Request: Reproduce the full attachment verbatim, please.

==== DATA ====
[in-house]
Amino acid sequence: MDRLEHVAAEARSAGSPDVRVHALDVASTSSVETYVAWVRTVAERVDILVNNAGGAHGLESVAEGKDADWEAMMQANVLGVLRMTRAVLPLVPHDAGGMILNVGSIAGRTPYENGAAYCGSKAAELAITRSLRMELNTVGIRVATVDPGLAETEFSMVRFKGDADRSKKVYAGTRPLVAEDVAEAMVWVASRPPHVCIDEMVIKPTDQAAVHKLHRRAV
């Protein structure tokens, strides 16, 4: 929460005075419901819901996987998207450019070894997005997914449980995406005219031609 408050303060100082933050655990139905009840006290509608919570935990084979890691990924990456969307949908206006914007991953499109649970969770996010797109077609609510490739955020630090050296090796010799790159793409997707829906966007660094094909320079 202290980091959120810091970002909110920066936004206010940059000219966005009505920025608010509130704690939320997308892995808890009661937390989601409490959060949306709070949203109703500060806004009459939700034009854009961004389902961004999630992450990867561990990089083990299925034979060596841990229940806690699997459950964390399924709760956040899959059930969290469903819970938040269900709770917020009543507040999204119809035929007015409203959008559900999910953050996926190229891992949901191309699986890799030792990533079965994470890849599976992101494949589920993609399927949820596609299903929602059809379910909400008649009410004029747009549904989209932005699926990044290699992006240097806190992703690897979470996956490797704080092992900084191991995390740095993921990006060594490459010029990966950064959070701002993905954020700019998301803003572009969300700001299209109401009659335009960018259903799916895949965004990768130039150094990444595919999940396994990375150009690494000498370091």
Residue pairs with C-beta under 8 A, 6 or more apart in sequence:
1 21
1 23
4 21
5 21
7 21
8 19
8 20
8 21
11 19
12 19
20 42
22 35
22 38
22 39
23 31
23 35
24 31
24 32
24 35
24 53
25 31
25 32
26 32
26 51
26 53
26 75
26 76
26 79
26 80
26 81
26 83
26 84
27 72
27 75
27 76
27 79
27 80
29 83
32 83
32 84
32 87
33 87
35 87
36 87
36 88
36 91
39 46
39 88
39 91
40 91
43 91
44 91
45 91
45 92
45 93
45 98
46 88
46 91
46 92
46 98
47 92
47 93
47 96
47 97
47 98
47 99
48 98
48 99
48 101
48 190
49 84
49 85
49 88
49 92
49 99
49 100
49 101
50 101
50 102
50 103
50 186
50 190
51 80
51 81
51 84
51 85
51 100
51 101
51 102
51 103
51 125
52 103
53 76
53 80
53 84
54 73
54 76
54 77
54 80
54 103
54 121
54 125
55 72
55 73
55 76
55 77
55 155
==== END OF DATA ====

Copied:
[in-house]
Amino acid sequence: MDRLEHVAAEARSAGSPDVRVHALDVASTSSVETYVAWVRTVAERVDILVNNAGGAHGLESVAEGKDADWEAMMQANVLGVLRMTRAVLPLVPHDAGGMILNVGSIAGRTPYENGAAYCGSKAAELAITRSLRMELNTVGIRVATVDPGLAETEFSMVRFKGDADRSKKVYAGTRPLVAEDVAEAMVWVASRPPHVCIDEMVIKPTDQAAVHKLHRRAV
């Protein structure tokens, strides 16, 4: 929460005075419901819901996987998207450019070894997005997914449980995406005219031609 408050303060100082933050655990139905009840006290509608919570935990084979890691990924990456969307949908206006914007991953499109649970969770996010797109077609609510490739955020630090050296090796010799790159793409997707829906966007660094094909320079 202290980091959120810091970002909110920066936004206010940059000219966005009505920025608010509130704690939320997308892995808890009661937390989601409490959060949306709070949203109703500060806004009459939700034009854009961004389902961004999630992450990867561990990089083990299925034979060596841990229940806690699997459950964390399924709760956040899959059930969290469903819970938040269900709770917020009543507040999204119809035929007015409203959008559900999910953050996926190229891992949901191309699986890799030792990533079965994470890849599976992101494949589920993609399927949820596609299903929602059809379910909400008649009410004029747009549904989209932005699926990044290699992006240097806190992703690897979470996956490797704080092992900084191991995390740095993921990006060594490459010029990966950064959070701002993905954020700019998301803003572009969300700001299209109401009659335009960018259903799916895949965004990768130039150094990444595919999940396994990375150009690494000498370091």
Residue pairs with C-beta under 8 A, 6 or more apart in sequence:
1 21
1 23
4 21
5 21
7 21
8 19
8 20
8 21
11 19
12 19
20 42
22 35
22 38
22 39
23 31
23 35
24 31
24 32
24 35
24 53
25 31
25 32
26 32
26 51
26 53
26 75
26 76
26 79
26 80
26 81
26 83
26 84
27 72
27 75
27 76
27 79
27 80
29 83
32 83
32 84
32 87
33 87
35 87
36 87
36 88
36 91
39 46
39 88
39 91
40 91
43 91
44 91
45 91
45 92
45 93
45 98
46 88
46 91
46 92
46 98
47 92
47 93
47 96
47 97
47 98
47 99
48 98
48 99
48 101
48 190
49 84
49 85
49 88
49 92
49 99
49 100
49 101
50 101
50 102
50 103
50 186
50 190
51 80
51 81
51 84
51 85
51 100
51 101
51 102
51 103
51 125
52 103
53 76
53 80
53 84
54 73
54 76
54 77
54 80
54 103
54 121
54 125
55 72
55 73
55 76
55 77
55 155